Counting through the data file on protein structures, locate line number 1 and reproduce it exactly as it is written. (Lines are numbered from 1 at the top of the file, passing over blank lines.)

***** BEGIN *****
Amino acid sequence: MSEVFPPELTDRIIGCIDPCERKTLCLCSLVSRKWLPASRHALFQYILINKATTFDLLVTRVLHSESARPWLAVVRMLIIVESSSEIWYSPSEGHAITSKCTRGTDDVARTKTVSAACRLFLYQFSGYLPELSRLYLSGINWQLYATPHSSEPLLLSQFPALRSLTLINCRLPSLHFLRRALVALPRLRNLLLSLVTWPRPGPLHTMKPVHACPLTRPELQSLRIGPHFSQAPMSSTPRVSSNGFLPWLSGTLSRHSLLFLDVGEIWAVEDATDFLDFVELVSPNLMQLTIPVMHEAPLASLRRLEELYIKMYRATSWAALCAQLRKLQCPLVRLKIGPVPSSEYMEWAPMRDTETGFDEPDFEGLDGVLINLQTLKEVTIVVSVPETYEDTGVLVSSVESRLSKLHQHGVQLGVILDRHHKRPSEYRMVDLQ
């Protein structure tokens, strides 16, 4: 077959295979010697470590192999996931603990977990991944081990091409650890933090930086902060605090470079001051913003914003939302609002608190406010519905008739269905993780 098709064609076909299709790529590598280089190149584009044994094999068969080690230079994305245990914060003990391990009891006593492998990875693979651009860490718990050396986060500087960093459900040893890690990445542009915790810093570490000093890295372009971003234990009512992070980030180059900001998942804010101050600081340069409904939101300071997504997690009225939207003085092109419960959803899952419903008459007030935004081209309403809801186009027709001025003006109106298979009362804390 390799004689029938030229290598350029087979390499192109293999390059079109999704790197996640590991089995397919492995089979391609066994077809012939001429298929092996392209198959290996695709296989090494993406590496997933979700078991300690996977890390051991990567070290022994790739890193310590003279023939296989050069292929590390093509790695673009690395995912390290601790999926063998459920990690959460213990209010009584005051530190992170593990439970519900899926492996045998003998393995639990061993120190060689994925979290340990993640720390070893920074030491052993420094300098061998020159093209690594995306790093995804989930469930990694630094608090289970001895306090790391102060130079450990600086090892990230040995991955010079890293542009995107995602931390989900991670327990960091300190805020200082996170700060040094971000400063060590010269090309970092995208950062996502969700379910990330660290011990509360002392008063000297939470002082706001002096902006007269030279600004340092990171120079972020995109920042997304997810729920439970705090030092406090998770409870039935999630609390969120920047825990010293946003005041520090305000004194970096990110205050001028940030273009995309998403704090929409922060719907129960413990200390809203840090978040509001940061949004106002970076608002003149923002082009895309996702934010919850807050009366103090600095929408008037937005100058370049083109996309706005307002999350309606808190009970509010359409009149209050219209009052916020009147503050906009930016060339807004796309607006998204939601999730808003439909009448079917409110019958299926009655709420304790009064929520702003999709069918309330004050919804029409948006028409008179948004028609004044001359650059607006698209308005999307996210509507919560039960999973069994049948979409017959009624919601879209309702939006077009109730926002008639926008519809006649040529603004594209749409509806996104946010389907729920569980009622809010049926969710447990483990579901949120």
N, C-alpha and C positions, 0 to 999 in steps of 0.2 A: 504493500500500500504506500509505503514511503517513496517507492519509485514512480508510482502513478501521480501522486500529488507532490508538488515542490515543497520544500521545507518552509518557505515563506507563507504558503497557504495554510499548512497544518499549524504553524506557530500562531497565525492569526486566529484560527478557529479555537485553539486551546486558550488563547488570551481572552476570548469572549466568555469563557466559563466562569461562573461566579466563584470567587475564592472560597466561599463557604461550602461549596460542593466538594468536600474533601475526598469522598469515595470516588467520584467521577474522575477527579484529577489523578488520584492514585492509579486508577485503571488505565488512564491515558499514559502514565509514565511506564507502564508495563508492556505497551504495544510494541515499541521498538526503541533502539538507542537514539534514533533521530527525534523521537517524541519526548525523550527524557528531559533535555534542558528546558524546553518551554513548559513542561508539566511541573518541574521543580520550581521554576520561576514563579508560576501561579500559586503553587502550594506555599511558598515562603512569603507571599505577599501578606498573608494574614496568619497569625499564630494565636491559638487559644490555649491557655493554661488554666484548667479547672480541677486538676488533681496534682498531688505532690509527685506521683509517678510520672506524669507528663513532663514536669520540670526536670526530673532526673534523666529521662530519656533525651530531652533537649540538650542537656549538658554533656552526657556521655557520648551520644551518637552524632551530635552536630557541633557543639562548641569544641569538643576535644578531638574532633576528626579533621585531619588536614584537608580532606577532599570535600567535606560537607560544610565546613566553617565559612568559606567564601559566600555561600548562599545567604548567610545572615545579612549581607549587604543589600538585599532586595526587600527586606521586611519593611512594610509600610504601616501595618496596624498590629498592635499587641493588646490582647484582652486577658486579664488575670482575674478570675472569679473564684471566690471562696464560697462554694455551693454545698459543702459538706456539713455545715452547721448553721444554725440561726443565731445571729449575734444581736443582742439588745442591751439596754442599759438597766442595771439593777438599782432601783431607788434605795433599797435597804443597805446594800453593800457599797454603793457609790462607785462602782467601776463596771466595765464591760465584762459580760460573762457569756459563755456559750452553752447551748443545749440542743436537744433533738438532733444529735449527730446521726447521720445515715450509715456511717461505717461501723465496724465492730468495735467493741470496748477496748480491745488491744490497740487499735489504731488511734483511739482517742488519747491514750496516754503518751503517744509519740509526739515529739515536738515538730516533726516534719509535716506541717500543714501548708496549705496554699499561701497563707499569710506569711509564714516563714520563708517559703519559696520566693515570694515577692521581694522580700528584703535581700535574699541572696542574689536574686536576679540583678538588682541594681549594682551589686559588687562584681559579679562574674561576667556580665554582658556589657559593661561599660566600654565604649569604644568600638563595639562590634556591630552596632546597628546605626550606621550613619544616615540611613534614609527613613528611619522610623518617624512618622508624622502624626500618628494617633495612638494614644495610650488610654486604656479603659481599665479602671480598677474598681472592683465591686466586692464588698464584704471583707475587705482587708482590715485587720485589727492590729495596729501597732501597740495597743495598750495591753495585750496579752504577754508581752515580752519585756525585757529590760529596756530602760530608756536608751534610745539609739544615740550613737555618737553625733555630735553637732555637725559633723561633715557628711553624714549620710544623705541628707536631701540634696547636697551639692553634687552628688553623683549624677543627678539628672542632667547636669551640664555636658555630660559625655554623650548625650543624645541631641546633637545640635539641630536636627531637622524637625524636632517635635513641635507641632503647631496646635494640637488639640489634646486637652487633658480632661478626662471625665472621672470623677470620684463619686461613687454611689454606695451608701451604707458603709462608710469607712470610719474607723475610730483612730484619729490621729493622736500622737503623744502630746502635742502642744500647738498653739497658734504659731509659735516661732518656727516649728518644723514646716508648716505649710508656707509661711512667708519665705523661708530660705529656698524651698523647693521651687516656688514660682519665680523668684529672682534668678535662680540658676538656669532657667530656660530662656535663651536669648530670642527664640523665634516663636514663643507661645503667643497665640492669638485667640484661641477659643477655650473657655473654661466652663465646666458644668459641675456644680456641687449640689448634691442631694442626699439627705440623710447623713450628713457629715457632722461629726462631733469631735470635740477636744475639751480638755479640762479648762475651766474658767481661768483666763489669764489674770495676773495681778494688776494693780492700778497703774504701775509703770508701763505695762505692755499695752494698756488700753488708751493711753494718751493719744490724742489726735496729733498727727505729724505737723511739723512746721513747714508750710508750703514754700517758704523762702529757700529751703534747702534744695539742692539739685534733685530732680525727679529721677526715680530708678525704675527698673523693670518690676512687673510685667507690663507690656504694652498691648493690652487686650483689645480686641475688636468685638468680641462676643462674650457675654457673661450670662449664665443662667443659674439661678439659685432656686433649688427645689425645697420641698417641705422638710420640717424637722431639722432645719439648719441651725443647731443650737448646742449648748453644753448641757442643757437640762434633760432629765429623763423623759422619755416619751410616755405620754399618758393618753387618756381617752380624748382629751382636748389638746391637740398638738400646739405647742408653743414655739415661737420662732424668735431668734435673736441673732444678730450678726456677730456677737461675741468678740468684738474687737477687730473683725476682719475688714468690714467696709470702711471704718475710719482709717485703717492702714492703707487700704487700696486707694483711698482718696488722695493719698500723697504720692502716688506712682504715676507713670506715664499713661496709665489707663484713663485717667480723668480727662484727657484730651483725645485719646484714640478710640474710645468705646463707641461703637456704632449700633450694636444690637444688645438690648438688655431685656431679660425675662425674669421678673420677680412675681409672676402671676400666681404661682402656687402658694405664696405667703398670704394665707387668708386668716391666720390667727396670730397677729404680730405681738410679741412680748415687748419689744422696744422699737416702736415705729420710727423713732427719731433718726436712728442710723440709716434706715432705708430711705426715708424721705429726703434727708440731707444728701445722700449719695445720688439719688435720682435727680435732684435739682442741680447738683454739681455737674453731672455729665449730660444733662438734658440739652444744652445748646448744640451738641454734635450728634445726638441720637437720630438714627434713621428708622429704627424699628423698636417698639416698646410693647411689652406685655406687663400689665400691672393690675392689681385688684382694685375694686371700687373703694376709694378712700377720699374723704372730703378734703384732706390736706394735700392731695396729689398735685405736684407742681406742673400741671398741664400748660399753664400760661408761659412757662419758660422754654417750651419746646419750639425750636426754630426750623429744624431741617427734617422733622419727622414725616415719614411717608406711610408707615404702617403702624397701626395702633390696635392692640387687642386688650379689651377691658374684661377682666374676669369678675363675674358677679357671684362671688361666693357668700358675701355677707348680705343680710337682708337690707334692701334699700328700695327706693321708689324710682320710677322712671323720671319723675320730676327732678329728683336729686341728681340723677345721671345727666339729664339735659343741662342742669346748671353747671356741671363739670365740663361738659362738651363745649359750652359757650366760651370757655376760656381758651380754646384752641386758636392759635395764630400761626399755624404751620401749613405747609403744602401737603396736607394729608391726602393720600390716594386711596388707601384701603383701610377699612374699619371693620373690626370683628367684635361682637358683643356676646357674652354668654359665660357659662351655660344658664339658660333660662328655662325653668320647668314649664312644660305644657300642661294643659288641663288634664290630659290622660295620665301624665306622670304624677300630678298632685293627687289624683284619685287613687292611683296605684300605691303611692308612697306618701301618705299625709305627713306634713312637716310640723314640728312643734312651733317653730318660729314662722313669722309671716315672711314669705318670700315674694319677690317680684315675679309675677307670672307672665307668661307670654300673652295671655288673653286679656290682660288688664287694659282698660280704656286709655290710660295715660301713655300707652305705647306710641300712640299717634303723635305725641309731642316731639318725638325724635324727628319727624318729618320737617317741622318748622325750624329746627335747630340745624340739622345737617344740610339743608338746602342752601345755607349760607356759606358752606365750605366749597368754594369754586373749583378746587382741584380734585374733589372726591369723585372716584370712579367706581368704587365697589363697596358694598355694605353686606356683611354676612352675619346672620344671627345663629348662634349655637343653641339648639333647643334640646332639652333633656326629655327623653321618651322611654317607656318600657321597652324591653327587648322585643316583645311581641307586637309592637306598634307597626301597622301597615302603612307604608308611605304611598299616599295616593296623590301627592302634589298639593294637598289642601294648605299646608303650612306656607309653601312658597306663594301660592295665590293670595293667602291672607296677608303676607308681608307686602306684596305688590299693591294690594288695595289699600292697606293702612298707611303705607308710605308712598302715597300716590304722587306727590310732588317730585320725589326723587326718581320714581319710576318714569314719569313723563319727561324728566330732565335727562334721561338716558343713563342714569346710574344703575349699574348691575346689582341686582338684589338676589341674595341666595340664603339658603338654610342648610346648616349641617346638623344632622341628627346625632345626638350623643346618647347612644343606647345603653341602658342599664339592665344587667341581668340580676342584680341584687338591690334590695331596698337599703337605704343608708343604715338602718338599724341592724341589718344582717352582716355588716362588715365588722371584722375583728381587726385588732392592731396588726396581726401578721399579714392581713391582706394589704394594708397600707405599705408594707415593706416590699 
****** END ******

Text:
Amino acid sequence: MSEVFPPELTDRIIGCIDPCERKTLCLCSLVSRKWLPASRHALFQYILINKATTFDLLVTRVLHSESARPWLAVVRMLIIVESSSEIWYSPSEGHAITSKCTRGTDDVARTKTVSAACRLFLYQFSGYLPELSRLYLSGINWQLYATPHSSEPLLLSQFPALRSLTLINCRLPSLHFLRRALVALPRLRNLLLSLVTWPRPGPLHTMKPVHACPLTRPELQSLRIGPHFSQAPMSSTPRVSSNGFLPWLSGTLSRHSLLFLDVGEIWAVEDATDFLDFVELVSPNLMQLTIPVMHEAPLASLRRLEELYIKMYRATSWAALCAQLRKLQCPLVRLKIGPVPSSEYMEWAPMRDTETGFDEPDFEGLDGVLINLQTLKEVTIVVSVPETYEDTGVLVSSVESRLSKLHQHGVQLGVILDRHHKRPSEYRMVDLQ